Cake

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At a Glance

Formed: 1991 (23 years ago)


Biography

As they approach their twentieth anniversary, CAKE’s adherence to their original guiding principles has only grown stronger. Since first setting out, their democratic processes, defiant self-reliance, and lucid yet ever-inventive music has made them a nation-state unto themselves, with no obvious peers, belonging to no school. Now, in addition to writing, arranging, producing, and performing their own music, they have taught themselves to engineer their recording projects themselves in their own recently-constructed solar-powered studio, which actually generates more power than is needed to ... Read more

As they approach their twentieth anniversary, CAKE’s adherence to their original guiding principles has only grown stronger. Since first setting out, their democratic processes, defiant self-reliance, and lucid yet ever-inventive music has made them a nation-state unto themselves, with no obvious peers, belonging to no school. Now, in addition to writing, arranging, producing, and performing their own music, they have taught themselves to engineer their recording projects themselves in their own recently-constructed solar-powered studio, which actually generates more power than is needed to run it, causing the building’s electrical meter to run in reverse. CAKE’s upcoming album, Showroom of Compassion, will be released on their own Upbeat Records label, making the album as pure an extension of the DIY aesthetic as ever attempted by an established act.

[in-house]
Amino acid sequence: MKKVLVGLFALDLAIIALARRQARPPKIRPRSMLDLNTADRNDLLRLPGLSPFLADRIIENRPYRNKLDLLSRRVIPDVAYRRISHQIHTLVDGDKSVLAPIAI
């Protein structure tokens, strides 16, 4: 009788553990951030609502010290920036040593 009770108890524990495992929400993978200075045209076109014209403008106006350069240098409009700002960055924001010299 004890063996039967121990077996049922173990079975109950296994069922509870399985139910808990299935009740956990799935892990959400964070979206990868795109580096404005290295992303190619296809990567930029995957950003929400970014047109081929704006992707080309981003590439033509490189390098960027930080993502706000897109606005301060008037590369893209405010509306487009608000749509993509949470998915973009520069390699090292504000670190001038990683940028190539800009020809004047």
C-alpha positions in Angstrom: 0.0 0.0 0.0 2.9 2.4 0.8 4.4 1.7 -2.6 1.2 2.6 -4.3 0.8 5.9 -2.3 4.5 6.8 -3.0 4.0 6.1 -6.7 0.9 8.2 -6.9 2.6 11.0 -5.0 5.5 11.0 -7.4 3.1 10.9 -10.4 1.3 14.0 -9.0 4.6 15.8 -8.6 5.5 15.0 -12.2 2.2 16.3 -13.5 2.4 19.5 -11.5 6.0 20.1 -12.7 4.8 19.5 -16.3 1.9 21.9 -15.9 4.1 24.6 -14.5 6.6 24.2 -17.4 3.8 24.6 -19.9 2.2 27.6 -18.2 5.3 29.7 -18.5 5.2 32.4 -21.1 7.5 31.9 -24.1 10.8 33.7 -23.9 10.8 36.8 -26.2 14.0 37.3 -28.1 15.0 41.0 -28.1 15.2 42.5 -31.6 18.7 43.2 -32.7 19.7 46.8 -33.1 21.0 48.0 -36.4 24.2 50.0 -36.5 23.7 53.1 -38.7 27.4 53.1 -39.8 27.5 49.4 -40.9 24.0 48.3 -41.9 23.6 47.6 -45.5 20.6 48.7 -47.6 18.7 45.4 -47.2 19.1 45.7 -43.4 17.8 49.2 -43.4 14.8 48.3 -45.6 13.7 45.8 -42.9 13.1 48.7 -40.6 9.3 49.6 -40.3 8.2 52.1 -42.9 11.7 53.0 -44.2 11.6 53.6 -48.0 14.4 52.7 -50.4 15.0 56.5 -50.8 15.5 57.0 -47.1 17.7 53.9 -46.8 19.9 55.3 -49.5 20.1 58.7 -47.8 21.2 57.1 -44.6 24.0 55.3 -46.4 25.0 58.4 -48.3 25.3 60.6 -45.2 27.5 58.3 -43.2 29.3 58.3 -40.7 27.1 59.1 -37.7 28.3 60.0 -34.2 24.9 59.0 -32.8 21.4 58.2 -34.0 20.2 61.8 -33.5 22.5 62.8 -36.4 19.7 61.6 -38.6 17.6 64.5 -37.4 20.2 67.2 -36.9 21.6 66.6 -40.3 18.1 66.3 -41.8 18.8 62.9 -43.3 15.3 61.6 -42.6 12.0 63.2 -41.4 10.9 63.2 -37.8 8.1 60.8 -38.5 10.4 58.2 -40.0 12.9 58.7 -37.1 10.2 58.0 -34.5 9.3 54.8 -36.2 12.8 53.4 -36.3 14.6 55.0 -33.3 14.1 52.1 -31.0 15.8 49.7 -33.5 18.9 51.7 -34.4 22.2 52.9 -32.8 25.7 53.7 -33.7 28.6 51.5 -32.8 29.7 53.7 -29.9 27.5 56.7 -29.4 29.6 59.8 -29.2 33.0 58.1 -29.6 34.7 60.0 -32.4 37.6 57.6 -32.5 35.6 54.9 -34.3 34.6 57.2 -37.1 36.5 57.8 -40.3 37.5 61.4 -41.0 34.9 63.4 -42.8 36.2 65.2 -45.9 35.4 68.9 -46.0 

“There are quite a few different kinds of talent in this band,” observes founding member John McCrea, “so our process has become even more democratic with this record, with the band playing a much larger role in production decisions.” Echoes bassist Gabriel Nelson, “This album is the most collaborative CAKE album – and the band did nearly all the engineering, which has been a real education in technical stuff.”

“Having built our own studio and being free from a pushy expensive record label,” adds guitarist Xan McCurdy, “has given us a very important ingredient in making our finest album: time.”

“We listen to each other and grow from our association,” says CAKE’s other founding member, Vince DiFiore. “This album represents a band that has created its own story together.”